The Library is closed today, tomorrow, and Sunday, but I do have a poem for you today! It's not exactly a patriotic poem, but a good one to share nonetheless for Lowell's use of color and the description of fireworks.
by Amy Lowell
You hate me and I hate you
And we are so polite, we two!
But whenever I see you, I burst apart
And scatter the sky with my bursting heart.
It spits and sparkles in the stars and balls,
Buds into roses – and flares and falls.
Scarlet buttons, and pale green disks,
Silver spirals and asterisks,
Shoot and tremble in a mist
Peppered with mauve and amethyst.
I shine in the windows and light up the trees
And all because I hate you, if you please.
And when you meet me, you rend asunder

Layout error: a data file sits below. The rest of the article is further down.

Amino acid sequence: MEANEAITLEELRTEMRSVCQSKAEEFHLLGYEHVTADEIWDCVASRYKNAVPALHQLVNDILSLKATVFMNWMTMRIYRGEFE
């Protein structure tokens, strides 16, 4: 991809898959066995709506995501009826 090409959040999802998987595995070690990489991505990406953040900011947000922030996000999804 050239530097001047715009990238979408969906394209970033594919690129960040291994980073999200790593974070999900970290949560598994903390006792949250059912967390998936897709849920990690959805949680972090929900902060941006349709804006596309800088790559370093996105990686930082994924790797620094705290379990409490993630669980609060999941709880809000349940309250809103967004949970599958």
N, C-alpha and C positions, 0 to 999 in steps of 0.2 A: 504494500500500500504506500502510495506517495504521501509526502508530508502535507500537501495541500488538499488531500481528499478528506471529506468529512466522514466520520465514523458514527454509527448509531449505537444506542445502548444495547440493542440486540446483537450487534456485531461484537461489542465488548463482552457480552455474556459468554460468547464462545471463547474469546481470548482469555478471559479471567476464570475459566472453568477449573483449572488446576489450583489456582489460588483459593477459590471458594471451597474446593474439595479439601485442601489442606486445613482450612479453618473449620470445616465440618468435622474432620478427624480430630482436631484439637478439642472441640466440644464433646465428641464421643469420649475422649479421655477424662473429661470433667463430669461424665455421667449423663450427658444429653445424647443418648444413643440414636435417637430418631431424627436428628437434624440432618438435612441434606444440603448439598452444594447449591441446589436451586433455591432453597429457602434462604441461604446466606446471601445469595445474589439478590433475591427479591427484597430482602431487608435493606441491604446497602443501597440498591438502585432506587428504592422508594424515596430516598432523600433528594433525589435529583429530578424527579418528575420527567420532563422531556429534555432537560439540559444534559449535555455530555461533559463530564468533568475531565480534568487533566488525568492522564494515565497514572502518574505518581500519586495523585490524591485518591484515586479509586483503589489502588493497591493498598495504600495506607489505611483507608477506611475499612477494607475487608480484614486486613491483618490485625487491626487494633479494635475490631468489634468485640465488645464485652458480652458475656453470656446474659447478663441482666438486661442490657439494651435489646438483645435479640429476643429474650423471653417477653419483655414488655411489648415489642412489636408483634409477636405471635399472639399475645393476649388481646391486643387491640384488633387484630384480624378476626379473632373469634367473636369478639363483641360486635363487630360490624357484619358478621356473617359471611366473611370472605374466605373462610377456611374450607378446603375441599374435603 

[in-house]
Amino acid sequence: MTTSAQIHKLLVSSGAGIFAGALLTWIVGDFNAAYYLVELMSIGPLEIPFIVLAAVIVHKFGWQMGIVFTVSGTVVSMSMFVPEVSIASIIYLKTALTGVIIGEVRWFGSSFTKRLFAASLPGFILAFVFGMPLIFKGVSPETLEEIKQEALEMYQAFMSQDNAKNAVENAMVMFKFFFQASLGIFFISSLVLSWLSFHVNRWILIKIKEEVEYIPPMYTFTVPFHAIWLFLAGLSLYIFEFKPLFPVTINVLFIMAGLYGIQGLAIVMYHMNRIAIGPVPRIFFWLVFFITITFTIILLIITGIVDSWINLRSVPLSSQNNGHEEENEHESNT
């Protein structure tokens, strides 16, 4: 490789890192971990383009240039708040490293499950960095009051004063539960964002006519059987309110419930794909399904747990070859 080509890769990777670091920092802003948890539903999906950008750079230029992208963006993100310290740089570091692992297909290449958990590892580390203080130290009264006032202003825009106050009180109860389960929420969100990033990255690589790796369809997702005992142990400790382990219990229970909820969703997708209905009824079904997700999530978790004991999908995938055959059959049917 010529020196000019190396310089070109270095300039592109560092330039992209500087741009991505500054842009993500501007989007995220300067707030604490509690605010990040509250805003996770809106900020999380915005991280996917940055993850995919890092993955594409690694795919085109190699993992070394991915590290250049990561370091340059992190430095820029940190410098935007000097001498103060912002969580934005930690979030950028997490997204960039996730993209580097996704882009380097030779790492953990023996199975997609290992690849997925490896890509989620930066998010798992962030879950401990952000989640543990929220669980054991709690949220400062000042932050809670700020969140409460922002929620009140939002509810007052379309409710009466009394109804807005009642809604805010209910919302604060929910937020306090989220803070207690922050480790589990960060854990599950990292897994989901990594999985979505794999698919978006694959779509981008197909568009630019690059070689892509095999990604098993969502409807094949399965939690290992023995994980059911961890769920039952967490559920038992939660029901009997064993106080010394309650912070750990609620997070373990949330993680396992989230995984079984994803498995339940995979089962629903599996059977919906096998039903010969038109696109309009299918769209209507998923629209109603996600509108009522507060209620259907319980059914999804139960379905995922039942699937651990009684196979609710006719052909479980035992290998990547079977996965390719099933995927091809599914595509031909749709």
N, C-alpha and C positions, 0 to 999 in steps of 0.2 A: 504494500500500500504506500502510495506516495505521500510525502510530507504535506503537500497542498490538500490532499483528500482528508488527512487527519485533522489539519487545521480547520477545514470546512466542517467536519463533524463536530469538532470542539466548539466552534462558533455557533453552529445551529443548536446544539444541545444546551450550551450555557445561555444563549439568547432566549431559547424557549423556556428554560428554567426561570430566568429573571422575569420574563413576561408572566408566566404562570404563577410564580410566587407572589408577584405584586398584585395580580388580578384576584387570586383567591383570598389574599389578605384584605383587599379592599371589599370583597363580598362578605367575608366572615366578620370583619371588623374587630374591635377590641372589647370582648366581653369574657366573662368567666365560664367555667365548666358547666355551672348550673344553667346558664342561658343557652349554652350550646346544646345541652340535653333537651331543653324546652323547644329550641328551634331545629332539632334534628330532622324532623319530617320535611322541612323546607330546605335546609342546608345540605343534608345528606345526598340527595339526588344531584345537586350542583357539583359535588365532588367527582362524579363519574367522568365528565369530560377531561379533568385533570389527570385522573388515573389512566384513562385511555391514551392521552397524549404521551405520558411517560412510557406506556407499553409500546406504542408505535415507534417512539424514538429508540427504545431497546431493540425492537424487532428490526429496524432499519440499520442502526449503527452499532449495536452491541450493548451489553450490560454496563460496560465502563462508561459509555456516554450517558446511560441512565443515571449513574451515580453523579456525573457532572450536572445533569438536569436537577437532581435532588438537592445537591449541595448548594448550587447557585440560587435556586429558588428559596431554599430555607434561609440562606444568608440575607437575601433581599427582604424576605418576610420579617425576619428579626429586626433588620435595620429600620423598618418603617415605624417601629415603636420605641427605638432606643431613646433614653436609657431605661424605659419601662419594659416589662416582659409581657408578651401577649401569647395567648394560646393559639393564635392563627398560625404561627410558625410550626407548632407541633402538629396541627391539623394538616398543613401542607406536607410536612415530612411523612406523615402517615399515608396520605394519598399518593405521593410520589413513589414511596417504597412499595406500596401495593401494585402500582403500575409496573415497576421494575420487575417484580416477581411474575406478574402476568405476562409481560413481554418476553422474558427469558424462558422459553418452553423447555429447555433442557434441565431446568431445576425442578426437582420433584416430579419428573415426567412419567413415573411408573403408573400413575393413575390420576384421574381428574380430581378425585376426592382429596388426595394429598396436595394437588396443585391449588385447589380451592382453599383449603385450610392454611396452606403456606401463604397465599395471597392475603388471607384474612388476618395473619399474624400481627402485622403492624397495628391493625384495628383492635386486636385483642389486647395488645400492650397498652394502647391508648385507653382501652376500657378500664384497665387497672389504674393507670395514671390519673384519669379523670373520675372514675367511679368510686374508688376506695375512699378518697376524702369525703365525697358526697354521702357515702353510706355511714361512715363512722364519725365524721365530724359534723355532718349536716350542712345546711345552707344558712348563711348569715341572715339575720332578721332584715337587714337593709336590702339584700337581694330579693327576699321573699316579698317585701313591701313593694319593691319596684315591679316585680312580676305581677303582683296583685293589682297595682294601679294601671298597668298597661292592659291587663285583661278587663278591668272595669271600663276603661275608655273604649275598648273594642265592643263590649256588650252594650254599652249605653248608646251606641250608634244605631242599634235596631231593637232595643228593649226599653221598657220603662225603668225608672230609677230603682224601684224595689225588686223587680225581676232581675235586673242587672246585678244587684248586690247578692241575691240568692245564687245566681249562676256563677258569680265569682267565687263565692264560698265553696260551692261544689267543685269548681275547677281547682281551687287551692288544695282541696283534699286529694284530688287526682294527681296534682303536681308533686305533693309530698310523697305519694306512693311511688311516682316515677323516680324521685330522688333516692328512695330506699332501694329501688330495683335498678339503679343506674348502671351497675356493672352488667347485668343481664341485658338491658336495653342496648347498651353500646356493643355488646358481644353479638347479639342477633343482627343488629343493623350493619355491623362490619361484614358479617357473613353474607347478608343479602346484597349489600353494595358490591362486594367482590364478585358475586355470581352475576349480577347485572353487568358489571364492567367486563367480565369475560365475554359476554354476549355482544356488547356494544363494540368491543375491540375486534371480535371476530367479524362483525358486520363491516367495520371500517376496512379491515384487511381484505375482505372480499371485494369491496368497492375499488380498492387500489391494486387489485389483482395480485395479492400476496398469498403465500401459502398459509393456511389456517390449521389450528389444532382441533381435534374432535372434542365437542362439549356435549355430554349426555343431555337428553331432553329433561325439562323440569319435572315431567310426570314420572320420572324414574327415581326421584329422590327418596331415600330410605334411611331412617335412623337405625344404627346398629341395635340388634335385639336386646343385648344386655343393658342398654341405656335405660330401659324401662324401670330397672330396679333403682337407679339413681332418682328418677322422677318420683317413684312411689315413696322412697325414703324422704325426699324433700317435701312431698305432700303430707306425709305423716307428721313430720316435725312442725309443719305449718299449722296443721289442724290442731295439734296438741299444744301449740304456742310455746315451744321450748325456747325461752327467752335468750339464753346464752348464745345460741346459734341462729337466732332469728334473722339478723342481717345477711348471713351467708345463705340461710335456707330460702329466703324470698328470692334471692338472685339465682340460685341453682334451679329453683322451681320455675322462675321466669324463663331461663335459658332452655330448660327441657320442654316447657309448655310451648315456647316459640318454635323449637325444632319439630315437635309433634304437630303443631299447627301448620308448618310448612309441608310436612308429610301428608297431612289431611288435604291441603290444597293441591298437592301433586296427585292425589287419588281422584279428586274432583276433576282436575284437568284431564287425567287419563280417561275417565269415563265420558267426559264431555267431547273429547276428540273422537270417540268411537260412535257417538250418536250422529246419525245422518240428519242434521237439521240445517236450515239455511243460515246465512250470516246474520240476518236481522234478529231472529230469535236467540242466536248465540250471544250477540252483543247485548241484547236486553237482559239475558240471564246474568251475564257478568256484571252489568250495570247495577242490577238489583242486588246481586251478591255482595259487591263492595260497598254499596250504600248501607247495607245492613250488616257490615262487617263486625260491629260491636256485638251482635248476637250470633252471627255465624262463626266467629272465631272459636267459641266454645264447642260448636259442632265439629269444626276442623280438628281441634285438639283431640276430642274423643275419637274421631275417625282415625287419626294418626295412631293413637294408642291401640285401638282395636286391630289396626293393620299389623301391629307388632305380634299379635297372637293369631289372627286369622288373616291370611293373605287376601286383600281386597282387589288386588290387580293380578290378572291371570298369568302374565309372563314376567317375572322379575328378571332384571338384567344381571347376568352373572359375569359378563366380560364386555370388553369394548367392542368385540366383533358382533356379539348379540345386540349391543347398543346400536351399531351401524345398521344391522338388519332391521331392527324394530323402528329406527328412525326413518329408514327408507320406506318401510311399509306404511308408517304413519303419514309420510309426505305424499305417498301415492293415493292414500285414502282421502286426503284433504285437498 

And go up in a flaming wonder
Of saffron cubes and crimson moons,
And wheels all amaranths and maroons.
Gold lozenges and spades
Arrows of malachites and jades,
Patens of copper, azure sheaves
As you mount, you flash in glossy leaves.
Such fireworks as we make, we two!
Because you hate me and I hate you.
The poem was published one hundred years ago in The Atlantic Monthly Magazine.
Stop by Mainely Write for this week's Poetry Friday Round-Up. Have a safe 4th of July and leave the fireworks to the experts!
Photo by Carol M. Highsmith courtesy Library of Congress.